In Writing

There’s a great, big spider that’s built a web outside my living room window. At first, I observed her alone. She built an exquisite web to span the entire width of the glass – three feet maybe – and stood watch perfectly in its center. My mom came to see my daughter off to college on Saturday, turned around to look out the window at some point, and screeched. “I could go outside and get rid of it,” my daughter offered helpfully. “No,” I replied, without further explanation.

We packed my daughter off, plants and crystals, less clothes than her freshman year, lesson learned. We left behind the tea caddy and the fridge on which she’d carefully painted her rendition of Starry Night. We unpacked her two hours away like pros. She cried when I left. I held my tears for the drive home.

I made the mistake of having two glasses of wine back home that night, my first in several months, and I passed out like a college freshman at her first frat party. The days of being the instigator, the one who could drink anyone under the table – the days of being the age my kids are now – are far behind. The rest of the bottle still sits on the counter all these days later, where it will sit until I finally pour it down the drain.

Sunday was lost in an empty nest hangover, except for a run to Whole Foods for foods the kids would never eat for dinner: duck and all the ingredients for dijon mustard brussels sprouts, nectarines (my favorite), instead of peaches (theirs). I tried to hold the freedom of food choice. Monday, Labor Day, my skin itching with freedom, I drove to the Village, my favorite part of New York from my teenage years. The city was empty for the holiday, rainy, and I found parking in front of my favorite notebook shop, Goods for the Study. I bought an overpriced leather-covered travel notebook, and imagined the field notes I’d fill it with, far away. Freedom. The open road. When I crossed the bridge back into New Jersey I still felt no call to home, so I went somewhere else instead. And then somewhere else after that.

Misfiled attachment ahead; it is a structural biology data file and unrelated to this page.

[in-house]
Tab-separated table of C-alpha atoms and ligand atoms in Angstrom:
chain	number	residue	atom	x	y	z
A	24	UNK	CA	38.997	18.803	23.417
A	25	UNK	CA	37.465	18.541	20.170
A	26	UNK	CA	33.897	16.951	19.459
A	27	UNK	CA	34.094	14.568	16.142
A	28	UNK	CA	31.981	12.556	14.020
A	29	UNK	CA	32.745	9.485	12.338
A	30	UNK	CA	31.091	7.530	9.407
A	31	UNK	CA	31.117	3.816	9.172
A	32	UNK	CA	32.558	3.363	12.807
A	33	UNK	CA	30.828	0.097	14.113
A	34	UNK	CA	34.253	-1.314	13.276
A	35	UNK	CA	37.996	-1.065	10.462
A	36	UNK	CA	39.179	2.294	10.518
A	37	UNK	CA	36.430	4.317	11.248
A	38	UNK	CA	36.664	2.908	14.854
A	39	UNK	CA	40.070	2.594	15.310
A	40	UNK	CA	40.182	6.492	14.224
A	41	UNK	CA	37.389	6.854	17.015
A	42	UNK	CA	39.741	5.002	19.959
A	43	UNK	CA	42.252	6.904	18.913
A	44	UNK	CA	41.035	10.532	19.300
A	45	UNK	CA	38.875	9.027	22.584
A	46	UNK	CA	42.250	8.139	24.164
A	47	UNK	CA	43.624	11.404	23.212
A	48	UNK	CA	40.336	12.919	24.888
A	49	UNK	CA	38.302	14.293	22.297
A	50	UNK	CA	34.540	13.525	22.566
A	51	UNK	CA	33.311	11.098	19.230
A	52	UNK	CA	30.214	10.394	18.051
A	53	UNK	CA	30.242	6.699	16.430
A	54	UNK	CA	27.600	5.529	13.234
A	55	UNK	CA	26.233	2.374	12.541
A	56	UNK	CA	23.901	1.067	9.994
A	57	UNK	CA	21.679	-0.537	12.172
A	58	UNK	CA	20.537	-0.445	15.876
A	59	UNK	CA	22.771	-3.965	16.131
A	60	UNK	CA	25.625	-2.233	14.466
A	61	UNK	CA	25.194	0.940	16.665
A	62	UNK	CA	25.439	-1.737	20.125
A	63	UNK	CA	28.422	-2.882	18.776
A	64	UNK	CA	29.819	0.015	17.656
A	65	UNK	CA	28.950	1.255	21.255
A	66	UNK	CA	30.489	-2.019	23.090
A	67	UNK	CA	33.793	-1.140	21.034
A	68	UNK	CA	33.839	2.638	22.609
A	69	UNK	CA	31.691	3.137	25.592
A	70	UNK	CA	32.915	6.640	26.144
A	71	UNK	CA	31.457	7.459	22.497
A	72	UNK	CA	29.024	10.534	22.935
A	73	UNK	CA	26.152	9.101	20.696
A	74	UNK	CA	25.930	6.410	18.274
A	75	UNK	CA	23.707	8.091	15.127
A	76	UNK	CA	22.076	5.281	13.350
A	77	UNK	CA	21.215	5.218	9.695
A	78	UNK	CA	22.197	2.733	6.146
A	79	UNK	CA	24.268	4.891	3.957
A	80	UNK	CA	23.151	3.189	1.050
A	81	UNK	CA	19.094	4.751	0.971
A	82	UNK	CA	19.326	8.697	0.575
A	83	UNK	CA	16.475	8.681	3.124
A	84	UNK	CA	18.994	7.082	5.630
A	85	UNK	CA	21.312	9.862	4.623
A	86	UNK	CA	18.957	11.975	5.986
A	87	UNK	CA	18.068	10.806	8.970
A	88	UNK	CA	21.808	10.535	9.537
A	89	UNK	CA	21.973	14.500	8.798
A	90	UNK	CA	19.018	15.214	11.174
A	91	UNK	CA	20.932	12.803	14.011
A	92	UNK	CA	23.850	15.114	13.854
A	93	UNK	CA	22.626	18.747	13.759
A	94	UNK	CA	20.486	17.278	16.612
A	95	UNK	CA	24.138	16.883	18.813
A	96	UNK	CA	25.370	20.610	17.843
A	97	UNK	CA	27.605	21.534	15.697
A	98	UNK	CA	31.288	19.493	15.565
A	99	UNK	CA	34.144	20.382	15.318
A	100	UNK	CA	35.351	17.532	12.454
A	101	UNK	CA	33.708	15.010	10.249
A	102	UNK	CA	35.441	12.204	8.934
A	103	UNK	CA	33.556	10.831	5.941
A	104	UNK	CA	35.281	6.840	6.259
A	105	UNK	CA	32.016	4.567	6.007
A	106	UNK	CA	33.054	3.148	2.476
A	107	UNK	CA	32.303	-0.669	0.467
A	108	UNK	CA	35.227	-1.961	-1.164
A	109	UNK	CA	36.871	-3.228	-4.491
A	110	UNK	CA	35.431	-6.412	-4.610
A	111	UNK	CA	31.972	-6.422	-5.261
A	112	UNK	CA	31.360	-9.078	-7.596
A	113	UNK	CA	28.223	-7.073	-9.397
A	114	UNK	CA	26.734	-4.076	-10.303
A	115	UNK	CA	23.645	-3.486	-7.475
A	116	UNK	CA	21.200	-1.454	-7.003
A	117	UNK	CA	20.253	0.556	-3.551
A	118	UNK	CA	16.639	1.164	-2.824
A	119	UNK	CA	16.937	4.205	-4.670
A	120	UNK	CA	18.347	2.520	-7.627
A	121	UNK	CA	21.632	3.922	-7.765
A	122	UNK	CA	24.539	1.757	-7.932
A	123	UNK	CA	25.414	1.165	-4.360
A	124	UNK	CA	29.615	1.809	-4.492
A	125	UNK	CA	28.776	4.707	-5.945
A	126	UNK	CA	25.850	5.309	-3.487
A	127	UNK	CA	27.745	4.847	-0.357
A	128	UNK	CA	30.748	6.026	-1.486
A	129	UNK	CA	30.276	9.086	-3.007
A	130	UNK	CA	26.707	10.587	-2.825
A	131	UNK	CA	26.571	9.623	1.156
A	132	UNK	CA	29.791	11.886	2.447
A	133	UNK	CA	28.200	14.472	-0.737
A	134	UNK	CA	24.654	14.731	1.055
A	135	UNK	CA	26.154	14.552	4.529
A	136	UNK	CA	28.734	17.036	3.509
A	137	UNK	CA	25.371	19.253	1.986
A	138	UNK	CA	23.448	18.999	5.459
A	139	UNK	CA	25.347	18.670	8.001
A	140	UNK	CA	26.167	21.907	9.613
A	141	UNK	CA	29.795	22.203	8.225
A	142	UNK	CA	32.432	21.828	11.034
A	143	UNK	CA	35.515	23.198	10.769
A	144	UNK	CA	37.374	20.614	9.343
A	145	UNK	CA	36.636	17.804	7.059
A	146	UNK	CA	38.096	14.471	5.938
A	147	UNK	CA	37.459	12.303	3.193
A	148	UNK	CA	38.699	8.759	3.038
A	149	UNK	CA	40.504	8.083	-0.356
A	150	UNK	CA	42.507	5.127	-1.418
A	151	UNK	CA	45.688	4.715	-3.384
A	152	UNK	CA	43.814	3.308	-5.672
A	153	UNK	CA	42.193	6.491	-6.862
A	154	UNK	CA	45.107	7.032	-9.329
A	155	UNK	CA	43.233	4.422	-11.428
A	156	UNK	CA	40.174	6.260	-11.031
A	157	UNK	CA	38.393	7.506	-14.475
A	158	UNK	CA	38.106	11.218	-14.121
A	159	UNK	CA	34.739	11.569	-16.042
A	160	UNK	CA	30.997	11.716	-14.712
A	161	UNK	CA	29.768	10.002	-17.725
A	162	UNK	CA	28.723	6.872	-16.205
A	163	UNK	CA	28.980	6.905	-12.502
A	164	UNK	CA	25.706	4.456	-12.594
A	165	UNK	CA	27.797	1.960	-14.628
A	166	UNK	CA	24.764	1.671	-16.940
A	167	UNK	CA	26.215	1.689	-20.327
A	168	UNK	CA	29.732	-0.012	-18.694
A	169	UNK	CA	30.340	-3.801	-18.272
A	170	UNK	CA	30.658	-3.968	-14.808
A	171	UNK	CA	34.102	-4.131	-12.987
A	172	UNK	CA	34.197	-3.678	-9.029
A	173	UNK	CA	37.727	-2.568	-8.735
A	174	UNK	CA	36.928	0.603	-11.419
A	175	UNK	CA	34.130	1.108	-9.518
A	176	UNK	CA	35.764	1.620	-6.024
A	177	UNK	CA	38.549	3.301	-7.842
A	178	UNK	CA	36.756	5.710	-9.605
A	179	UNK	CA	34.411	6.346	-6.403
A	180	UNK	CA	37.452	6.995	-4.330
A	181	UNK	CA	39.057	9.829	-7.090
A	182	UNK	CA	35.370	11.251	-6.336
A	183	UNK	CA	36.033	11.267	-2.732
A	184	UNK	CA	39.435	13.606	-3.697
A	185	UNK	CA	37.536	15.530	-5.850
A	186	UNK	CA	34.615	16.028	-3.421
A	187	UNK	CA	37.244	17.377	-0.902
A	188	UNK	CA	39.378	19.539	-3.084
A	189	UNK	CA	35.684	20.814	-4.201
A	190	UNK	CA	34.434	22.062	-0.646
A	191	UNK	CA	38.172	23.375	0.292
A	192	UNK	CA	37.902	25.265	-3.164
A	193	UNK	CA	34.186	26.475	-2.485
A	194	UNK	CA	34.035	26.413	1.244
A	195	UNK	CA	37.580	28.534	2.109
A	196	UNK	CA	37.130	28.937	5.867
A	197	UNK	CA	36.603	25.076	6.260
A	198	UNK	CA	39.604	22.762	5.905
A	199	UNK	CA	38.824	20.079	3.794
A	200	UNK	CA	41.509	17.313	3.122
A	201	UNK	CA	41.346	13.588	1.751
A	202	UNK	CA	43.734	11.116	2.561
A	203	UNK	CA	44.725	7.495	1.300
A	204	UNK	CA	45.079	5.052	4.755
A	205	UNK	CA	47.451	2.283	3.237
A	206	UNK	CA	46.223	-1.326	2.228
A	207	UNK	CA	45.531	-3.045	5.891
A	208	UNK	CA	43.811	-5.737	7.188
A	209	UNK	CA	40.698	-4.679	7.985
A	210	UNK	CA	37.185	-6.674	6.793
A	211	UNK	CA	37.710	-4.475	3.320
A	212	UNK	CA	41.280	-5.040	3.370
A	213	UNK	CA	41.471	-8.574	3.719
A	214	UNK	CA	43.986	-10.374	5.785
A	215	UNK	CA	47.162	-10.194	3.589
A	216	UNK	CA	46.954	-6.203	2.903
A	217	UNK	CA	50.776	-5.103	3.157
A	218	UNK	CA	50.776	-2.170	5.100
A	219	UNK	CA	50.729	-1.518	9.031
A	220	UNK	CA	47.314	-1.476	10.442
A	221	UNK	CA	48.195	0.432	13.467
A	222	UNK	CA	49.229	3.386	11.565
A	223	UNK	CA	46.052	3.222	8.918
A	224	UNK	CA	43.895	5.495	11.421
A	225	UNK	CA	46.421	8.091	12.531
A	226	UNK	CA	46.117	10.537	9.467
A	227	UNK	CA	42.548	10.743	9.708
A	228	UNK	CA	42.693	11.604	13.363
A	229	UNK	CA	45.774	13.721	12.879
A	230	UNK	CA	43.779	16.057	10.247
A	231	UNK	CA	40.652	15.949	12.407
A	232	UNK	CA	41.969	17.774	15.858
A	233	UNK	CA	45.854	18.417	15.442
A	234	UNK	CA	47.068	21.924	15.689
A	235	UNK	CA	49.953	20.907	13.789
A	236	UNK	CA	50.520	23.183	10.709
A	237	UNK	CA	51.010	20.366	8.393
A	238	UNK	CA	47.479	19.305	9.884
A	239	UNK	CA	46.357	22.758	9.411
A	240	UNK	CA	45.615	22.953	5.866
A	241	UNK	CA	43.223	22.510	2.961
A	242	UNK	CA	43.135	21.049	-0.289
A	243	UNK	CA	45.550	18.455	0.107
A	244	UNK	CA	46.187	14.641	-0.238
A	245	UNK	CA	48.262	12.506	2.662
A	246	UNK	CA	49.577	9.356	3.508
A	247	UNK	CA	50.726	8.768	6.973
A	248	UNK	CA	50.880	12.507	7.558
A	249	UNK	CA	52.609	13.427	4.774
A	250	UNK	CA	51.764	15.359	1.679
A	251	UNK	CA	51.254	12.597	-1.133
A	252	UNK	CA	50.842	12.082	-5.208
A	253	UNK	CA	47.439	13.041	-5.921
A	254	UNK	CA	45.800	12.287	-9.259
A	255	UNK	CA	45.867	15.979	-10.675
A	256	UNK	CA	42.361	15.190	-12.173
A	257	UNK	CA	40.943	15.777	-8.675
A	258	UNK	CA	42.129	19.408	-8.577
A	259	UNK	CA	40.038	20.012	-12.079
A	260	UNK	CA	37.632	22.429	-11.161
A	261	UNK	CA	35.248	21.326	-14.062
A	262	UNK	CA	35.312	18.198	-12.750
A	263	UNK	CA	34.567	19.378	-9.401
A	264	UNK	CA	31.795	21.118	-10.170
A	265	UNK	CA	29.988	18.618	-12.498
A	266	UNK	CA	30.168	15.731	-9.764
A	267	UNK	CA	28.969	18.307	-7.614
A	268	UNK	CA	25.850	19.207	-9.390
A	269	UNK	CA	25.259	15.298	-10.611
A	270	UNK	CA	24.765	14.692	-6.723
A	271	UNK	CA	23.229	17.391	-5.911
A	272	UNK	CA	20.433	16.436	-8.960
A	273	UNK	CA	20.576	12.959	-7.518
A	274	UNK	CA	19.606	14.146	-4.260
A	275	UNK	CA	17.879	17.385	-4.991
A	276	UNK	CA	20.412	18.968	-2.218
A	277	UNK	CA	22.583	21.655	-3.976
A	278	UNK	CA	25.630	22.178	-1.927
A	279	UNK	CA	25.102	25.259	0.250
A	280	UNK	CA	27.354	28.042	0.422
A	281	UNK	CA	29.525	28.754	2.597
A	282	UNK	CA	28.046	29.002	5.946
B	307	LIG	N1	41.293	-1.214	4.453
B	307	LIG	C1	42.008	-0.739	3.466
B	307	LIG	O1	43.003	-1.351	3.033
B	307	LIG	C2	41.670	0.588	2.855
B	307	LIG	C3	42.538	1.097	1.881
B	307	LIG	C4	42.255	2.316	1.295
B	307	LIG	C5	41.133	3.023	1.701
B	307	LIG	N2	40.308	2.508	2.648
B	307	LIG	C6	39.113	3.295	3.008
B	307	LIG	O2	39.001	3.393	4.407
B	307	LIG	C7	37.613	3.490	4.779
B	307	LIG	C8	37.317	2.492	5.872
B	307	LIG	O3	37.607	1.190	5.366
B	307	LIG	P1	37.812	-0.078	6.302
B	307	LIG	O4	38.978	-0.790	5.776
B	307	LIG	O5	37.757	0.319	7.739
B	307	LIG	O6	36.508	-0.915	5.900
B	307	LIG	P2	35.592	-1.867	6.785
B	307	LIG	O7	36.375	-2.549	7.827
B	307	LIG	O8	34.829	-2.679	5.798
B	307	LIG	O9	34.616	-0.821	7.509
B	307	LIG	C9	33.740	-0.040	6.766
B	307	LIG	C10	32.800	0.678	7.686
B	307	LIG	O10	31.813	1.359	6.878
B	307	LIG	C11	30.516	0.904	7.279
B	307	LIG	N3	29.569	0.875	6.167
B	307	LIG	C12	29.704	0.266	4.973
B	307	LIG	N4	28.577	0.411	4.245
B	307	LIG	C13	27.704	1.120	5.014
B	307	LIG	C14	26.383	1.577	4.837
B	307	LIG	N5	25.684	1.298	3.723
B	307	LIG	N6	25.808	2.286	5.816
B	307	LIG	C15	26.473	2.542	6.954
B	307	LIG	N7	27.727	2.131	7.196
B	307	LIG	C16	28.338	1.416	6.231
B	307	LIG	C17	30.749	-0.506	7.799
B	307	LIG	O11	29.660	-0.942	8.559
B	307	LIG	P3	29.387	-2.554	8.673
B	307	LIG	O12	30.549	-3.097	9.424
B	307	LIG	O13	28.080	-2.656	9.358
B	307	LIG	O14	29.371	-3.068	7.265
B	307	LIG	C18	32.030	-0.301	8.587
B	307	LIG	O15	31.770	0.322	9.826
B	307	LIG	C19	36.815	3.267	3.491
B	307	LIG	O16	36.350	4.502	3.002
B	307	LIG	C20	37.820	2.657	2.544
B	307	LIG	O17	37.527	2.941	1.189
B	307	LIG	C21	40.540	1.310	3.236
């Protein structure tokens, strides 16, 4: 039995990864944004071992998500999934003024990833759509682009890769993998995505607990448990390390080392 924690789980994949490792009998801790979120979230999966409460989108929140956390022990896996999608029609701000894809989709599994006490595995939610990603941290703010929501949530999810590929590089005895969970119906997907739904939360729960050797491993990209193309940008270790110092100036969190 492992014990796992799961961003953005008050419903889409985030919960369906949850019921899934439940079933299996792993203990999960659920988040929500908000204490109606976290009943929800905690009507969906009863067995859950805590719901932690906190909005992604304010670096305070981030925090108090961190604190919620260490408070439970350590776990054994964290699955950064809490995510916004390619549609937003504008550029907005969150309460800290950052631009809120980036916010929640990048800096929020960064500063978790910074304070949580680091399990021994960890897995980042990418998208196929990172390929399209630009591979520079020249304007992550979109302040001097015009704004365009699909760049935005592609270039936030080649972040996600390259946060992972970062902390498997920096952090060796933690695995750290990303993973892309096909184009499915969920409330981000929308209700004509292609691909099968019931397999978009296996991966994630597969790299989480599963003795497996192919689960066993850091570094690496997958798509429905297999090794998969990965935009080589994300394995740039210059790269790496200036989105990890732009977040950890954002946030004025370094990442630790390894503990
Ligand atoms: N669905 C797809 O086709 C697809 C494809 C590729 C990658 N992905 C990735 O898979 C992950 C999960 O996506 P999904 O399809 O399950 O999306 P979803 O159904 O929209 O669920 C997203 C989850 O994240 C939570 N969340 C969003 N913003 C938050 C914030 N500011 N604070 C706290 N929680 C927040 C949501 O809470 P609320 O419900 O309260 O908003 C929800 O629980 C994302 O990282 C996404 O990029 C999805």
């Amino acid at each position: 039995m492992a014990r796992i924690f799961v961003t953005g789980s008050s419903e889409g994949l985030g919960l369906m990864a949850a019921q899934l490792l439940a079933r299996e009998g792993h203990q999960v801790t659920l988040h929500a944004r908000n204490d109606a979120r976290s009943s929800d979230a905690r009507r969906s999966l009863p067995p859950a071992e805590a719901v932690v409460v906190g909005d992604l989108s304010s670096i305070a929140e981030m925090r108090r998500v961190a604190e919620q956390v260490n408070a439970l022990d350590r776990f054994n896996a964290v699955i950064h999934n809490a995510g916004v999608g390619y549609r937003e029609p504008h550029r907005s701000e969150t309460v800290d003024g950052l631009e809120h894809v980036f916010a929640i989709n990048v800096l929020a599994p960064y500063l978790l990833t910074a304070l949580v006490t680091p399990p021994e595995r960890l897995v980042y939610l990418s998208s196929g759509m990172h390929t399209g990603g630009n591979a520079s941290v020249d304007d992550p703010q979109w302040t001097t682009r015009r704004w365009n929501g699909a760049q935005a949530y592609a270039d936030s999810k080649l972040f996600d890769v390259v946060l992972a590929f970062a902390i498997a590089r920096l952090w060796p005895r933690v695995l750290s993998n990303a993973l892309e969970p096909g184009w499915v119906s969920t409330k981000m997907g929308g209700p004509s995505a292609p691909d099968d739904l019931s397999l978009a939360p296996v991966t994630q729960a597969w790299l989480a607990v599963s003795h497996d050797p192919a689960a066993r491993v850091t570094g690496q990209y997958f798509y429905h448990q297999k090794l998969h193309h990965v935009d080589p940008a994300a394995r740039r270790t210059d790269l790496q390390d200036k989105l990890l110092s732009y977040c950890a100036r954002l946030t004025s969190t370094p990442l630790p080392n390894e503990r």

Finally, I came home and filled a sheet with wishlist items: the titles of all the book ideas I want to write. That day-long welding class in Brooklyn I thought would keep me away from them for too long so I never signed up for it. The painting class I’ve been meaning to take weekday evenings. Whenever the choice was them or somewhere else, I always wanted to choose them, even if “them” meant only the brief chat when they came down for a peach. But now, with each of us in a different state, I want places to go. It is not an entirely unpleasant feeling. It feels a little like discovering a box you thought you’d long lost, with poems you’d forgotten you’d written, but which still ring true. Before I had them, I always wanted to be out. I thought I’d changed. Turns out that part of me had only been in a box somewhere.

I watched the spider. In the days since I’d last seen her, she’d fortified her web. Twice she reacted in a flash when a fly grazed her web, spinning silk around them impossibly fast, doing her work. I tried to imagine her as a messenger of some sort, and I Googled the meaning of spiders. Professor Google offered the following: “What the spider symbolism wants you to know is that you weave your own destiny. The meaning of the spider encourages you to make use of your creativity to create intricate, delicate and beautiful things.” Words like gossamer, pointing the way, sitting right outside my window. I love the thought that something most people are afraid of could hold some deeper truth.

I wrote. The sweet balm of jotting down the words, like someone was reading them aloud in my head and it was just my job to write them down, was familiar. Still me. Still mine. I took pictures of the spider, but refrained from posting them, because who would understand? What drives this inscrutable creature to do what she does? What does her life mean, this watching and waiting, this weaving?

I am not sad, but I am not happy either. I am seeking, and watching, and weaving what I can.

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